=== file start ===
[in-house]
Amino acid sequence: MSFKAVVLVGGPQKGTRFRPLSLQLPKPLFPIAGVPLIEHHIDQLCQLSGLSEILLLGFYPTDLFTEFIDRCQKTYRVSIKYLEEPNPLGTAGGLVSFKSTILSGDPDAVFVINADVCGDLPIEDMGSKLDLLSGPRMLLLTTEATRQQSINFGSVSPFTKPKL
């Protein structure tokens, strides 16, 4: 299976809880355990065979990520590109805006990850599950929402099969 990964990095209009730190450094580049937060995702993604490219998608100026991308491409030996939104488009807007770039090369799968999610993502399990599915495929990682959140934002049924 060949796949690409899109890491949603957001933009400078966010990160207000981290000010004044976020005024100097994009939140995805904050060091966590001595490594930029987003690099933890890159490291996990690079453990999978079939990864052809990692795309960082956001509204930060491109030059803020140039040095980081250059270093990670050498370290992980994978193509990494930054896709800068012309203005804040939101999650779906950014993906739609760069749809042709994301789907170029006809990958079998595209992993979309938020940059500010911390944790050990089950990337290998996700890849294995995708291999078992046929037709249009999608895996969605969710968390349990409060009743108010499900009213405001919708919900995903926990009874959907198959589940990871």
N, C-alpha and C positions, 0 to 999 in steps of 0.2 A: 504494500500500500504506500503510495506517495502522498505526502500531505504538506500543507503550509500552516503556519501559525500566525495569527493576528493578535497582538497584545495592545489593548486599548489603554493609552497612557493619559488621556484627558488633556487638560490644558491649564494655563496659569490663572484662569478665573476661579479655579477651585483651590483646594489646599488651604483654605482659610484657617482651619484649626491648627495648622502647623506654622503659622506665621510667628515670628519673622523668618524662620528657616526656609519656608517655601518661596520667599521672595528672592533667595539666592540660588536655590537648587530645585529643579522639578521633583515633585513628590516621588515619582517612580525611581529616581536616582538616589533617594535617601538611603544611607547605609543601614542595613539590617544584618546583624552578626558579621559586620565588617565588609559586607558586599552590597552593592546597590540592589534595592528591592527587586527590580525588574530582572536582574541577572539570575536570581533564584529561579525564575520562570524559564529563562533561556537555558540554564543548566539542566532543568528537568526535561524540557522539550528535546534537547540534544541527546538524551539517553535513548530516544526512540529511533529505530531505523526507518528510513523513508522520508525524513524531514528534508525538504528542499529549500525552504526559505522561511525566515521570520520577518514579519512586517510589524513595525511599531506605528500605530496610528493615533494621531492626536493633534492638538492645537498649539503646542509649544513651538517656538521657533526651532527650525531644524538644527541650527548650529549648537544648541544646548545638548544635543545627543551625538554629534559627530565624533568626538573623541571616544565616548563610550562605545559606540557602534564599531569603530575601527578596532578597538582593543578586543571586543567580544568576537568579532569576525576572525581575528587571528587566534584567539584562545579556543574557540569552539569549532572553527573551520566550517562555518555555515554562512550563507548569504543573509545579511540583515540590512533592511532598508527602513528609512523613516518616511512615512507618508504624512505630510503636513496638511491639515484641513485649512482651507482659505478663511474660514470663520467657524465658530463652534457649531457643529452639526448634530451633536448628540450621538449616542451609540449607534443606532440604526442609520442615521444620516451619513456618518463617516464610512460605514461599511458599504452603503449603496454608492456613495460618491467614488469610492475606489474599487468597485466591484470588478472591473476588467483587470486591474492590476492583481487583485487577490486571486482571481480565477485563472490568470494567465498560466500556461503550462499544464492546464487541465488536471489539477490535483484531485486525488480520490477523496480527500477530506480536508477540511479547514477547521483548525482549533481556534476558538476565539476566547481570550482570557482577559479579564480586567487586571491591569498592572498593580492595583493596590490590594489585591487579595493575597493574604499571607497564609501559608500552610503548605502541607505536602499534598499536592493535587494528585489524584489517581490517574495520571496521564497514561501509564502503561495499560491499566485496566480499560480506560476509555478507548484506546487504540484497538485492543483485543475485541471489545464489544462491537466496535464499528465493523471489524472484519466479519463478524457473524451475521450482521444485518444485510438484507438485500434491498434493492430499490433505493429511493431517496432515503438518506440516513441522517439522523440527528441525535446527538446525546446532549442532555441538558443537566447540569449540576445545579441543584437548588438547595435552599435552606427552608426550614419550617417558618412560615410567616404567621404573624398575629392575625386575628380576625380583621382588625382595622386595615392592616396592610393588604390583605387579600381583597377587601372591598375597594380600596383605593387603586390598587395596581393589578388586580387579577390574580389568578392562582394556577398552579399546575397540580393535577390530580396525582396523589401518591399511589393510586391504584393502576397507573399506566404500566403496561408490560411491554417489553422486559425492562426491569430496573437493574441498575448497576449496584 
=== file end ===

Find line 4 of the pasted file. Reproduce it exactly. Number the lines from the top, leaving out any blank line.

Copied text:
N, C-alpha and C positions, 0 to 999 in steps of 0.2 A: 504494500500500500504506500503510495506517495502522498505526502500531505504538506500543507503550509500552516503556519501559525500566525495569527493576528493578535497582538497584545495592545489593548486599548489603554493609552497612557493619559488621556484627558488633556487638560490644558491649564494655563496659569490663572484662569478665573476661579479655579477651585483651590483646594489646599488651604483654605482659610484657617482651619484649626491648627495648622502647623506654622503659622506665621510667628515670628519673622523668618524662620528657616526656609519656608517655601518661596520667599521672595528672592533667595539666592540660588536655590537648587530645585529643579522639578521633583515633585513628590516621588515619582517612580525611581529616581536616582538616589533617594535617601538611603544611607547605609543601614542595613539590617544584618546583624552578626558579621559586620565588617565588609559586607558586599552590597552593592546597590540592589534595592528591592527587586527590580525588574530582572536582574541577572539570575536570581533564584529561579525564575520562570524559564529563562533561556537555558540554564543548566539542566532543568528537568526535561524540557522539550528535546534537547540534544541527546538524551539517553535513548530516544526512540529511533529505530531505523526507518528510513523513508522520508525524513524531514528534508525538504528542499529549500525552504526559505522561511525566515521570520520577518514579519512586517510589524513595525511599531506605528500605530496610528493615533494621531492626536493633534492638538492645537498649539503646542509649544513651538517656538521657533526651532527650525531644524538644527541650527548650529549648537544648541544646548545638548544635543545627543551625538554629534559627530565624533568626538573623541571616544565616548563610550562605545559606540557602534564599531569603530575601527578596532578597538582593543578586543571586543567580544568576537568579532569576525576572525581575528587571528587566534584567539584562545579556543574557540569552539569549532572553527573551520566550517562555518555555515554562512550563507548569504543573509545579511540583515540590512533592511532598508527602513528609512523613516518616511512615512507618508504624512505630510503636513496638511491639515484641513485649512482651507482659505478663511474660514470663520467657524465658530463652534457649531457643529452639526448634530451633536448628540450621538449616542451609540449607534443606532440604526442609520442615521444620516451619513456618518463617516464610512460605514461599511458599504452603503449603496454608492456613495460618491467614488469610492475606489474599487468597485466591484470588478472591473476588467483587470486591474492590476492583481487583485487577490486571486482571481480565477485563472490568470494567465498560466500556461503550462499544464492546464487541465488536471489539477490535483484531485486525488480520490477523496480527500477530506480536508477540511479547514477547521483548525482549533481556534476558538476565539476566547481570550482570557482577559479579564480586567487586571491591569498592572498593580492595583493596590490590594489585591487579595493575597493574604499571607497564609501559608500552610503548605502541607505536602499534598499536592493535587494528585489524584489517581490517574495520571496521564497514561501509564502503561495499560491499566485496566480499560480506560476509555478507548484506546487504540484497538485492543483485543475485541471489545464489544462491537466496535464499528465493523471489524472484519466479519463478524457473524451475521450482521444485518444485510438484507438485500434491498434493492430499490433505493429511493431517496432515503438518506440516513441522517439522523440527528441525535446527538446525546446532549442532555441538558443537566447540569449540576445545579441543584437548588438547595435552599435552606427552608426550614419550617417558618412560615410567616404567621404573624398575629392575625386575628380576625380583621382588625382595622386595615392592616396592610393588604390583605387579600381583597377587601372591598375597594380600596383605593387603586390598587395596581393589578388586580387579577390574580389568578392562582394556577398552579399546575397540580393535577390530580396525582396523589401518591399511589393510586391504584393502576397507573399506566404500566403496561408490560411491554417489553422486559425492562426491569430496573437493574441498575448497576449496584 